The Evolution of Khao San Road in Bangkok

Thailand

Khao San Road has long been like the slutty girl from college you know you should avoid. Half the guys you know have slept with her. She smokes, she’s loud when she gets drunk, she dresses badly, everything taken to excess.

Oh, but she’s always fun…and it’s just so darn easy.

When I first visited Bangkok, Thailand in the early 1990s, Khao San Road was already well-established as the backpacker crossroads of the world. We ended up back there a few more times on our first round-the-world trip and ran into some of the same people each time. It was crazy, crowded, and already derided as a “travel ghetto.” Tuk-tuk driver scams were rampant, the food wasn’t very imaginative, and the cheap guesthouses were nothing to get excited about. It was the place with the greatest density of what travelers wanted and needed though, all within a few minutes walk.

Thailand hotelPretty much all of this is still true, but on a larger scale. It’s now the Khao San Road Area because it has grown like a blob and eaten up several surrounding streets. We stayed at Villa Cha Cha hotel, whose entrance is three blocks away, but the back side of it has a bar and restaurant that’s now in the heart of the action, open 24 hours a day. (Nice hotel, by the way, if you’re a mid-range traveler. We paid around $50 per night for three, with A/C, Wi-Fi, hot showers, fridge, and a nice swimming pool. They let us check in really early too after we flew all the way from the U.S.)

Of course you still have to go through six or eight taxis to find one that will use the meter in this area and yes, you can still buy a fake diploma or student card. You don’t need an ID to buy alcohol and one place even has this fact on all the staff t-shirts.

There are some new developments that seem a bit strange. The massage places now spill into the street: apparently some people don’t mind getting a rubdown lying next to dozens of others while a parade of people walks by. There are more chain restaurants and air conditioned shops. More street stalls jammed into limited real estate.

KSR is a microcosm of what has changed in the travel world in general. The few Asians we used to see before (almost always Japanese) are far more numerous, with Koreans, Chinese, and even Vietnamese backpackers on the move. There are flashpackers trying in vain to move down the crowded cart-filled streets with hard shell rolling suitcases instead of backpacks. You see parties of four all playing with their iPhones instead of talking to each other or meeting the people at the next table. And overall, there’s just more money being spent.

I’m one of those people now, the kind I used to look at as “those tourists” who had more money than time. Now I have three weeks and a bigger budget, so I’m making the most of it. We spent a few nights in an apartment on the Sky Train line off Sukumvit Road, visiting malls and mingling with the crowds staying at Hyatts and Sofitels. But it wasn’t the same. Despite all its flaws, its ugliness, and its sprawling madness, Khao San Road is just, well, more fun. I shouldn’t keep returning to her, but she’s just so easy…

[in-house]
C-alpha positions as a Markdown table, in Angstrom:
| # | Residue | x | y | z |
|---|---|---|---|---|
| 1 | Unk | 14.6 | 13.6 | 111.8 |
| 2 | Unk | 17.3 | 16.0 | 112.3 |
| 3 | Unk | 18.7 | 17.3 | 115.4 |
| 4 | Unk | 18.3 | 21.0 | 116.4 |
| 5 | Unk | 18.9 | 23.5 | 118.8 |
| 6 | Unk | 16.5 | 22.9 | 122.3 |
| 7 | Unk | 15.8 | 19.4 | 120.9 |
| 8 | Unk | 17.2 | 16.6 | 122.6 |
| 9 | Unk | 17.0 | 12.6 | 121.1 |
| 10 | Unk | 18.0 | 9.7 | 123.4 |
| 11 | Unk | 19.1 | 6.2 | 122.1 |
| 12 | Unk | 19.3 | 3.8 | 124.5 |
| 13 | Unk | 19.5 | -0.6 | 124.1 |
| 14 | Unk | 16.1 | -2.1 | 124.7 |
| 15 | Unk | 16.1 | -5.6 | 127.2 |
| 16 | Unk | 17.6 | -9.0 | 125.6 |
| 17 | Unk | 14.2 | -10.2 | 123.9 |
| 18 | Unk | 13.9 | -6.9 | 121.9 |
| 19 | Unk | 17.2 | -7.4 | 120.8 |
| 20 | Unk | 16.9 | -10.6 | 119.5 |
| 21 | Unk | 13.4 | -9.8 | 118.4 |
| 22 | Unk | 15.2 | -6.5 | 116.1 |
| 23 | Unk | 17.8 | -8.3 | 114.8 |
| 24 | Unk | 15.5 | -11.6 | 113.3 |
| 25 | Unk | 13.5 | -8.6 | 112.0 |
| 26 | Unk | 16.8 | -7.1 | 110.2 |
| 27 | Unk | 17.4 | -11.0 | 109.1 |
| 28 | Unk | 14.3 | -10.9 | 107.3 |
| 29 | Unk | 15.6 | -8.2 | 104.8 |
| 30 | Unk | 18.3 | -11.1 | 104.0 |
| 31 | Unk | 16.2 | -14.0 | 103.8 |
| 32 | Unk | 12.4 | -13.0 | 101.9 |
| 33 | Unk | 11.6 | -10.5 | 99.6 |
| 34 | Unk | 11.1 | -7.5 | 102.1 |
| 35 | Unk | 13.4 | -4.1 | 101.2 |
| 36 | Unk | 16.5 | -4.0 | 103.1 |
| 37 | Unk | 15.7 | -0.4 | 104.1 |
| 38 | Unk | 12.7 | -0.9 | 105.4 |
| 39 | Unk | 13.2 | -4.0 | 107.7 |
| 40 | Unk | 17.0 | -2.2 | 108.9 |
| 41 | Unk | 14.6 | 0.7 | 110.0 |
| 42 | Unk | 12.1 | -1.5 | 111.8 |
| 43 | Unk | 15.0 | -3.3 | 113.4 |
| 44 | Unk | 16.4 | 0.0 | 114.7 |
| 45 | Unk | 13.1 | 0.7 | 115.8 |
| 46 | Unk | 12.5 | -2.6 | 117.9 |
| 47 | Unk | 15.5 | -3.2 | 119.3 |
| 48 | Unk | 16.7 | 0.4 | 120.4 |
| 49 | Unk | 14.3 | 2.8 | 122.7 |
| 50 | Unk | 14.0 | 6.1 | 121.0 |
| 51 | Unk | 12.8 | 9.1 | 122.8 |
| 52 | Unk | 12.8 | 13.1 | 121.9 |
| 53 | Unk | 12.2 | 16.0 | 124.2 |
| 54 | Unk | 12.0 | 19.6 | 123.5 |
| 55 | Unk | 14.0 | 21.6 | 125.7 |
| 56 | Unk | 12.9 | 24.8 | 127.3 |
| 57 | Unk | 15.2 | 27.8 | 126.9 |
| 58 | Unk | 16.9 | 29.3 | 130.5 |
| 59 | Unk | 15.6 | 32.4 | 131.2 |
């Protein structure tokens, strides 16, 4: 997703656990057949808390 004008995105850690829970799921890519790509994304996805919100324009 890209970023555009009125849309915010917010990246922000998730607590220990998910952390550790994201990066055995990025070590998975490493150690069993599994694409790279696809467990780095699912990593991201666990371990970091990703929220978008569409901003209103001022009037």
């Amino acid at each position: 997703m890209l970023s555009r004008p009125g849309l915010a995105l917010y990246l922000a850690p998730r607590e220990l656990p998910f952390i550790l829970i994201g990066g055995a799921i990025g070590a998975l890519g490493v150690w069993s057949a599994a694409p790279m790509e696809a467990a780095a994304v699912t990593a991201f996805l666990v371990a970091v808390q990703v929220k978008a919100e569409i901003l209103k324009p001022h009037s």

Oh yeah, and you’re a short hop away from all this:

Comments
  1. TingTong

    KSR = The Fisherman’s Wharf of Bangkok

  2. Jacob B.

    It’s the kind of place people love to hate on, but they end up there anyway after they try staying somewhere else in Bangkok. Nowhere else has everything you need in one place like KSR does. Last time I was there I booked two flights, got train tickets, got visas for another country, bought two t-shirts I love, got a new book to read, had two massages, and took care of all my online business. And got drunk, yes. All within a few blocks.

  3. TravelingFirefighter

    You mentioned you stayed at an apartment off of sukumvit road. Do you have the name of that apt. please? I am looking for a serviced apt. off of sukumvit near the skytrain for my upcoming visit to BKK and could use a recommendation or two. Budget – Mid range pricing. Thank you.

    • tim

      We rented our apartment through Wimdu.com. They’re like AirBnB, but have much more inventory in that region. I’m not sure the direct link will work, but here’s the title of the one we rented, which was $55 per night plus the service fee. For two full bedrooms. There are 49 listed currently and if you don’t need that much space, you can spend less for sure.

      “2br Sukhumvit-skytrain-wifi-BITEC”

  4. Mike

    Its funny. I am an old man and visited Bangkok the first time in 1973. None of the “Western influences” had transpired. It was a city that actually operated khlongs for the population, not tourists and conducted business on the many canals. One of my all time favorite restaurants “Nick’s Number One”, straight out of a Humphrey Bogart movie was an experience, I will never forget. The poverty that existed then was depressing, but the people always maintained smiles. I still have memories though, of a city that thrived with activity and was a golden nugget in SE Asia. Hopefully when I return I won’t get distressed at the changes.

    • tim

      Well, those days are gone for sure Mike, but then again so is much of that poverty, so it’s a trade-off. Bangkok is growing up, getting richer, and absorbing 10X the travelers they did when I first went through.

  5. valentin

    Khao San or Khao Sarn actually mean “rice mill”; the street was once a center for trading rice. Later, the street became known as “Religious Road” because of several shops that catered to the needs of monks. A tiny guesthouse opened in the early 1980s and from there the street exploded into one of the busiest travel epicenters in the world.

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